(05/23/2012) Nights on Christmas Island in the Indian Ocean will never again be the same. The last echolocation call of a tiny bat native to the island, the Christmas Island pipistrelle (Pipistrellus murrayi), was recorded on August 26th 2009, and since then there has been only silence. Perhaps even more alarming is that nothing was done to save the species. According to a new paper in Conservation Letters the bat was lost to extinction while Australian government officials equivocated and delayed action even though they were warned repeatedly that the situation was dire. The Christmas Island pipistrelle is the first mammal to be confirmed extinct in Australia in 50 years.
Wildlife in the tropics plummets by over 60 percent
(05/15/2012) In 48 years wildlife populations in the tropics, the region that holds the bulk of the world's biodiversity, have fallen by an alarming 61 percent, according to the most recent update to the Living Planet Index. Produced by the World Wide Fund for Nature (WWF) and the Zoological Society of London (ZSL), the index currently tracks almost 10,000 populations of 2,688 vertebrate species (including mammals, birds, reptiles, amphibians, and fish) in both the tropics and temperate regions.
Biodiversity loss cripples plant growth
(05/02/2012) For decades scientists have been warning that if global society continues with "business-as-usual" practices the result will be a mass extinction of the world's species, an extinction event some researchers say is already underway. However, the direct impacts of global biodiversity loss has been more difficult to compile. Now a new study in Nature finds that loss of plant biodiversity could cripple overall plant growth.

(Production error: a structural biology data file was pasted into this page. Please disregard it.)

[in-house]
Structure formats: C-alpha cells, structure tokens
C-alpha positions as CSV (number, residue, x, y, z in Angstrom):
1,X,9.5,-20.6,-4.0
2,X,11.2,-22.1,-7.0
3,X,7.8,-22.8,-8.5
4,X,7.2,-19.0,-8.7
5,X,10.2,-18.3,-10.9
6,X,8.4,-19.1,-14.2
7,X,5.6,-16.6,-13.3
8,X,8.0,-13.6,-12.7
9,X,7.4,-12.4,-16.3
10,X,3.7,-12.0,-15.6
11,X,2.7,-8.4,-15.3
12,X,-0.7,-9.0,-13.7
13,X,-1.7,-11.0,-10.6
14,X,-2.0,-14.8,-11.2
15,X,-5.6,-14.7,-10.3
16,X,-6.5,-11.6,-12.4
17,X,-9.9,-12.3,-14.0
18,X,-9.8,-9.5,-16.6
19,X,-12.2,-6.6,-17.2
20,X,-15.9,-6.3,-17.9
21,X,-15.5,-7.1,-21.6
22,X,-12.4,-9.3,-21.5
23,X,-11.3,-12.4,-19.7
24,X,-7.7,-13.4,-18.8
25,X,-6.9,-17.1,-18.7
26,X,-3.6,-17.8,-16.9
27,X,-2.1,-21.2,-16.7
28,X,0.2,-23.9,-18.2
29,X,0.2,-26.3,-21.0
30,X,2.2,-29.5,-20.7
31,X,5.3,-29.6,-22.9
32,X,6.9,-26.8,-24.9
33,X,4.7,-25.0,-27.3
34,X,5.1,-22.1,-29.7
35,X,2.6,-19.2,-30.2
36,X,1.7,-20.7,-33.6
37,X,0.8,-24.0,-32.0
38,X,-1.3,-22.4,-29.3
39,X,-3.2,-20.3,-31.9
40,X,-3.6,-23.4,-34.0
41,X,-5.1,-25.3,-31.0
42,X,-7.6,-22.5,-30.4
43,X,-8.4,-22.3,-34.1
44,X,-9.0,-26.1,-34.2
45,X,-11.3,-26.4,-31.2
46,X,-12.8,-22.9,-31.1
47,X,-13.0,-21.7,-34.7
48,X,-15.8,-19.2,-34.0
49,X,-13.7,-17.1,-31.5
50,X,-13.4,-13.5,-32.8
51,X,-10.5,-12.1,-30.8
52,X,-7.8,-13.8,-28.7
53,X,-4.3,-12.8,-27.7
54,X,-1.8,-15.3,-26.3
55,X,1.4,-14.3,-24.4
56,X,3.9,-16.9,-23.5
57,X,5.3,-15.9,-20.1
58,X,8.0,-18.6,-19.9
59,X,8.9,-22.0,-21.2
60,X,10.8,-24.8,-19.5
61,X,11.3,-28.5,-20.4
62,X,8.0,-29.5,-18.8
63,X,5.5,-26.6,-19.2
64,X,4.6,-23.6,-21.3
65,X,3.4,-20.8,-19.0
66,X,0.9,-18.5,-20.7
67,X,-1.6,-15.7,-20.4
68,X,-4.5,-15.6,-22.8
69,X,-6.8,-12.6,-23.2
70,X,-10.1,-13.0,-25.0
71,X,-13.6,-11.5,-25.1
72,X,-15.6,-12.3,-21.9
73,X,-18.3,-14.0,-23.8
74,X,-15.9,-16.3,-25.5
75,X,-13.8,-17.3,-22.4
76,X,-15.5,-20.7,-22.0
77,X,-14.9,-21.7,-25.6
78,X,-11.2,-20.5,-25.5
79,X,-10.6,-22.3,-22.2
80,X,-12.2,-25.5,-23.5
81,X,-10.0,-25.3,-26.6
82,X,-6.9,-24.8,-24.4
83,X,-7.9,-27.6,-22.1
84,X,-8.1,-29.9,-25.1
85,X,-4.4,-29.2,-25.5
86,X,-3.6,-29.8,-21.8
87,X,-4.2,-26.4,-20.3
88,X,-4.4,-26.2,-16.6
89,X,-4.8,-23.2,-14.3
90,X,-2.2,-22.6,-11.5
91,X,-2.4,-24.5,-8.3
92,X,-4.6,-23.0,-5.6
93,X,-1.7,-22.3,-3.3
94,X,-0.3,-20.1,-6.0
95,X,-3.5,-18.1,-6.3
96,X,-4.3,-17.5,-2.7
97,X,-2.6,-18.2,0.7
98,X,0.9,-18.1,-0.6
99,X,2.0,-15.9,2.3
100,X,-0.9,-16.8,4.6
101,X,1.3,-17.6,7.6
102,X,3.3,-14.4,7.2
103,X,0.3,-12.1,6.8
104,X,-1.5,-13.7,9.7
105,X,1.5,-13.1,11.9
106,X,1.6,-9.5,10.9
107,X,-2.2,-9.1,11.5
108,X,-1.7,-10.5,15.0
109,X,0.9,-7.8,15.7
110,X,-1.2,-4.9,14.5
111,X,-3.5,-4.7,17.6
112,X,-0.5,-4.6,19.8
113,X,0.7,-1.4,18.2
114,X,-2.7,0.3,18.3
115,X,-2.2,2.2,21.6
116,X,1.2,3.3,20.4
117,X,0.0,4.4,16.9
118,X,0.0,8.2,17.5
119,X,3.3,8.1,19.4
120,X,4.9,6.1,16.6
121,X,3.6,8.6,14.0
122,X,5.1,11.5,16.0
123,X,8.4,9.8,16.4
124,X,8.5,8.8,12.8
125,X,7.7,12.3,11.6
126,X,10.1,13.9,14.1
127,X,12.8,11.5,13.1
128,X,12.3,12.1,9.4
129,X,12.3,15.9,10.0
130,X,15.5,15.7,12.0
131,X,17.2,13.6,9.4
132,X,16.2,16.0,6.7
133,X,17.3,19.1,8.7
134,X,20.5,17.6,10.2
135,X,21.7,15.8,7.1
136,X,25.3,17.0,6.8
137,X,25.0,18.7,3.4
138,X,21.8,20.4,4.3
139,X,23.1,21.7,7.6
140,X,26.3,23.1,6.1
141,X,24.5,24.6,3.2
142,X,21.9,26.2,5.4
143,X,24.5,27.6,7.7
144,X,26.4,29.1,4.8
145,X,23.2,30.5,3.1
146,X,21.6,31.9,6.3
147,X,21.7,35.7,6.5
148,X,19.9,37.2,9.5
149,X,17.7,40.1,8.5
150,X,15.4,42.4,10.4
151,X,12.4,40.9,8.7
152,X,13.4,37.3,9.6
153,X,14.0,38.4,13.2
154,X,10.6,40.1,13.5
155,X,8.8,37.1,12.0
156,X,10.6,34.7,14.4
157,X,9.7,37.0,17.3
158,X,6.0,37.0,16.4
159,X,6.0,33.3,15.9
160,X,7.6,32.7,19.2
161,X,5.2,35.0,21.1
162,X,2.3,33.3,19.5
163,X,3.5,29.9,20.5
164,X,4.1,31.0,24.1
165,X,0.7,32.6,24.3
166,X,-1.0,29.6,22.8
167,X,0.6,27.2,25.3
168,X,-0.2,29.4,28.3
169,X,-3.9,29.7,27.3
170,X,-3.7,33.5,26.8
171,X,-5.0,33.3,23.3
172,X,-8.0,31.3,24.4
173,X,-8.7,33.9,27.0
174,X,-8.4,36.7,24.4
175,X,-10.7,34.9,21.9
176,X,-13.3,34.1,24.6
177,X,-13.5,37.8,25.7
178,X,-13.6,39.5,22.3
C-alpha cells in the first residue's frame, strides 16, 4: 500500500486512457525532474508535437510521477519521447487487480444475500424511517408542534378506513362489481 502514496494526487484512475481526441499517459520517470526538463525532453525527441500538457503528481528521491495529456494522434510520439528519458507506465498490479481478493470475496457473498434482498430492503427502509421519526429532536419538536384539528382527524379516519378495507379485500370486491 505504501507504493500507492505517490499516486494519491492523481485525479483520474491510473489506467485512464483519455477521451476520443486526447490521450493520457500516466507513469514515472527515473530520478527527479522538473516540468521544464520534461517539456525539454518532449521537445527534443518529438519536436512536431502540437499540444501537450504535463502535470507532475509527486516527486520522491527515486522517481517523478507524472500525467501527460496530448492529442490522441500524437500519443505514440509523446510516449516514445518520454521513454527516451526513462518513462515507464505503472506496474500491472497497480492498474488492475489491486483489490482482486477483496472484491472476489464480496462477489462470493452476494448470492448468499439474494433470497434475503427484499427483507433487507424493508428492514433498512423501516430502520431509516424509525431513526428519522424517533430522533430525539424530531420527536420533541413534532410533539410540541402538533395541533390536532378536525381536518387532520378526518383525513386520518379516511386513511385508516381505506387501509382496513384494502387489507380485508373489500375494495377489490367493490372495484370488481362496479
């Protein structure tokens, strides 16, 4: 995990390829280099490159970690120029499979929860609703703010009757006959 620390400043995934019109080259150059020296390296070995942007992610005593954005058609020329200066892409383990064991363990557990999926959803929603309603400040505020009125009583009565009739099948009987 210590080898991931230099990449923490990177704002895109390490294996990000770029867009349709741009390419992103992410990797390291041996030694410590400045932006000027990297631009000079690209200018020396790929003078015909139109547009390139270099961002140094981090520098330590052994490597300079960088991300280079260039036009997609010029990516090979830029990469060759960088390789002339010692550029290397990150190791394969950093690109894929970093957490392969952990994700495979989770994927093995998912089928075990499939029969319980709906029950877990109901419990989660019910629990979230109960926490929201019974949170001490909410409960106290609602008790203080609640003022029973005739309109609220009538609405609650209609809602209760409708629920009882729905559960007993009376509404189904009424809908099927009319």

For Earth Day, 17 celebrated scientists on how to make a better world
(04/22/2012) Seventeen top scientists and four acclaimed conservation organizations have called for radical action to create a better world for this and future generations. Compiled by 21 past winners of the prestigious Blue Planet Prize, a new paper recommends solutions for some of the world's most pressing problems including climate change, poverty, and mass extinction. The paper, entitled Environment and Development Challenges: The Imperative to Act, was recently presented at the UN Environment Program governing council meeting in Nairobi, Kenya.
Cinderella animals: endangered species that could be conservation stars
(04/18/2012) A cursory look at big conservation NGOs might convince the public that the only species in peril are tigers, elephants, and pandas when nothing could be further from the truth. So, why do conservation groups roll out the same flagship species over-and-over again? Simple: it is believed these species bring in donations. A new paper in Conservation Letters examines the success of using flagship species in raising money for larger conservation needs, while also pointing out that conservation groups may be overlooking an important fundraising source: "Cinderella animals."
Humans killed off magnificent Australian megafauna, flipping rainforest into savannah
(03/27/2012) The theory that humans, and not climate change, was primarily responsible for the extinction of giant marsupials in prehistoric Australia takes another step forward with a new study in Science. Exploring sediment cores for past evidence of big herbivores, researchers found that the arrival of humans coincided with the loss of a menagerie of magnificent beasts, from giant kangaroos to fearsome marsupial lions and monster birds to Komodo dragon-like reptiles. The decline of this megafauna ultimately led to ecological changes that may have caused Australia's rainforest to become savannah.
Carbon emissions paving way for mass extinction in oceans
(03/05/2012) Human emissions of carbon dioxide may be acidifying the oceans at a rate not seen in 300 million years, according to new research published in Science. The ground-breaking study, which measures for the first time the rate of current acidification compared with other occurrences going back 300 million years, warns that carbon emissions, unchecked, will likely lead to a mass extinction in the world's oceans. Acidification particularly threatens species dependent on calcium carbonate (a chemical compound that drops as the ocean acidifies) such as coral reefs, marine mollusks, and even some plankton. As these species vanish, thousands of others that depend on them are likely to follow.